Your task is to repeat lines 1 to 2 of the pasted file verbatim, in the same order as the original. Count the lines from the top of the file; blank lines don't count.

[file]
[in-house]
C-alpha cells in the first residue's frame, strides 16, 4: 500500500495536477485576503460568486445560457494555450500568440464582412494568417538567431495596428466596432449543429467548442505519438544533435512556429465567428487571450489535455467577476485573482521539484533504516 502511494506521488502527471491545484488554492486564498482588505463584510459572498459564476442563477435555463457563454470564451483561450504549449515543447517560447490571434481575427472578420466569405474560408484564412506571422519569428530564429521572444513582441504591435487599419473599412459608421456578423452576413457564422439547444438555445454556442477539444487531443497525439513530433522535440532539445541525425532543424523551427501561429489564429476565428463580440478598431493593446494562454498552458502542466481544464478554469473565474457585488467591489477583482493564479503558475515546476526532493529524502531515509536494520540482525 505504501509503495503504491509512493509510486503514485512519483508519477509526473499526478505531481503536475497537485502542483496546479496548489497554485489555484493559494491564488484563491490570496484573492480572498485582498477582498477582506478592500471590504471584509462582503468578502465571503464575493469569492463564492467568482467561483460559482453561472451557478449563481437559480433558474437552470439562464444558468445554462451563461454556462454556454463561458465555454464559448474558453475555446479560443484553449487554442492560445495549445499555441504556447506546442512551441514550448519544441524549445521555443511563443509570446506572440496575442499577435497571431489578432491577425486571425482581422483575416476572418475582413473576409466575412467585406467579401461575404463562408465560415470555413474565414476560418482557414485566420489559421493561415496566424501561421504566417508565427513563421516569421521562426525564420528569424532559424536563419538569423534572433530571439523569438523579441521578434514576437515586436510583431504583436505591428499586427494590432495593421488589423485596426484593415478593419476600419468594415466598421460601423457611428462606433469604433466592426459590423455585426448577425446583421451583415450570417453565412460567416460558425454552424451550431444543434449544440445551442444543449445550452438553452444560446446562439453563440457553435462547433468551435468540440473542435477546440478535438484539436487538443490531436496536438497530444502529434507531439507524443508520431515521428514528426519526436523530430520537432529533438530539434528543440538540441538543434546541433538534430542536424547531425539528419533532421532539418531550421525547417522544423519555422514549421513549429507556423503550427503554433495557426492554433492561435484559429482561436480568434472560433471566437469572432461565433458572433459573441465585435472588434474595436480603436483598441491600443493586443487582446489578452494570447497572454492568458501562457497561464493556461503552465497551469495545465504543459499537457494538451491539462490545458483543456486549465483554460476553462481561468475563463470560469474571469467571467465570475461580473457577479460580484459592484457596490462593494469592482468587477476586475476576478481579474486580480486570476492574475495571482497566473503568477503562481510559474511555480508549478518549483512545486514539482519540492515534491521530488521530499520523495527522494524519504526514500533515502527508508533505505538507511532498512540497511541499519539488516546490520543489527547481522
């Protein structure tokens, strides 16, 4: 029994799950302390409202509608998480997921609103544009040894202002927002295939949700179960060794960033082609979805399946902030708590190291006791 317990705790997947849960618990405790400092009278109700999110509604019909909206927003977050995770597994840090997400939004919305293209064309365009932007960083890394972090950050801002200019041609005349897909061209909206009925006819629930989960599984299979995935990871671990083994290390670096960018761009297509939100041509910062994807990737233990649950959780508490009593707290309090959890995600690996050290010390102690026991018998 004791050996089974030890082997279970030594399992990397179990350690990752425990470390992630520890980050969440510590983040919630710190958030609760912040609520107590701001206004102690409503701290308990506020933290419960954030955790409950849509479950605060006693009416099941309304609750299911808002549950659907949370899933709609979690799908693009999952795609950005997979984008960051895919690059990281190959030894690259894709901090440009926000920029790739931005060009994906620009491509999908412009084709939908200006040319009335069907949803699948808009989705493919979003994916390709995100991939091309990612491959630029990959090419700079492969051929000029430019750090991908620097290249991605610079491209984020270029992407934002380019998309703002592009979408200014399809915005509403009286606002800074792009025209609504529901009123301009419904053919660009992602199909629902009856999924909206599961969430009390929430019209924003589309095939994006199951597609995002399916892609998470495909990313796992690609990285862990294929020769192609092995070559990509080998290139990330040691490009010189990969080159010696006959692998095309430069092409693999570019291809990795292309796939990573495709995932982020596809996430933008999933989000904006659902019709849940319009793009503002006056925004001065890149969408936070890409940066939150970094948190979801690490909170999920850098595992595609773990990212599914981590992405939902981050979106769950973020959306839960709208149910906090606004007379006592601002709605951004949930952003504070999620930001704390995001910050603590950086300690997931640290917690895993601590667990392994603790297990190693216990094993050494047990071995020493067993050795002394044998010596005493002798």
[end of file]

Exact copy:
[in-house]
C-alpha cells in the first residue's frame, strides 16, 4: 500500500495536477485576503460568486445560457494555450500568440464582412494568417538567431495596428466596432449543429467548442505519438544533435512556429465567428487571450489535455467577476485573482521539484533504516 502511494506521488502527471491545484488554492486564498482588505463584510459572498459564476442563477435555463457563454470564451483561450504549449515543447517560447490571434481575427472578420466569405474560408484564412506571422519569428530564429521572444513582441504591435487599419473599412459608421456578423452576413457564422439547444438555445454556442477539444487531443497525439513530433522535440532539445541525425532543424523551427501561429489564429476565428463580440478598431493593446494562454498552458502542466481544464478554469473565474457585488467591489477583482493564479503558475515546476526532493529524502531515509536494520540482525 505504501509503495503504491509512493509510486503514485512519483508519477509526473499526478505531481503536475497537485502542483496546479496548489497554485489555484493559494491564488484563491490570496484573492480572498485582498477582498477582506478592500471590504471584509462582503468578502465571503464575493469569492463564492467568482467561483460559482453561472451557478449563481437559480433558474437552470439562464444558468445554462451563461454556462454556454463561458465555454464559448474558453475555446479560443484553449487554442492560445495549445499555441504556447506546442512551441514550448519544441524549445521555443511563443509570446506572440496575442499577435497571431489578432491577425486571425482581422483575416476572418475582413473576409466575412467585406467579401461575404463562408465560415470555413474565414476560418482557414485566420489559421493561415496566424501561421504566417508565427513563421516569421521562426525564420528569424532559424536563419538569423534572433530571439523569438523579441521578434514576437515586436510583431504583436505591428499586427494590432495593421488589423485596426484593415478593419476600419468594415466598421460601423457611428462606433469604433466592426459590423455585426448577425446583421451583415450570417453565412460567416460558425454552424451550431444543434449544440445551442444543449445550452438553452444560446446562439453563440457553435462547433468551435468540440473542435477546440478535438484539436487538443490531436496536438497530444502529434507531439507524443508520431515521428514528426519526436523530430520537432529533438530539434528543440538540441538543434546541433538534430542536424547531425539528419533532421532539418531550421525547417522544423519555422514549421513549429507556423503550427503554433495557426492554433492561435484559429482561436480568434472560433471566437469572432461565433458572433459573441465585435472588434474595436480603436483598441491600443493586443487582446489578452494570447497572454492568458501562457497561464493556461503552465497551469495545465504543459499537457494538451491539462490545458483543456486549465483554460476553462481561468475563463470560469474571469467571467465570475461580473457577479460580484459592484457596490462593494469592482468587477476586475476576478481579474486580480486570476492574475495571482497566473503568477503562481510559474511555480508549478518549483512545486514539482519540492515534491521530488521530499520523495527522494524519504526514500533515502527508508533505505538507511532498512540497511541499519539488516546490520543489527547481522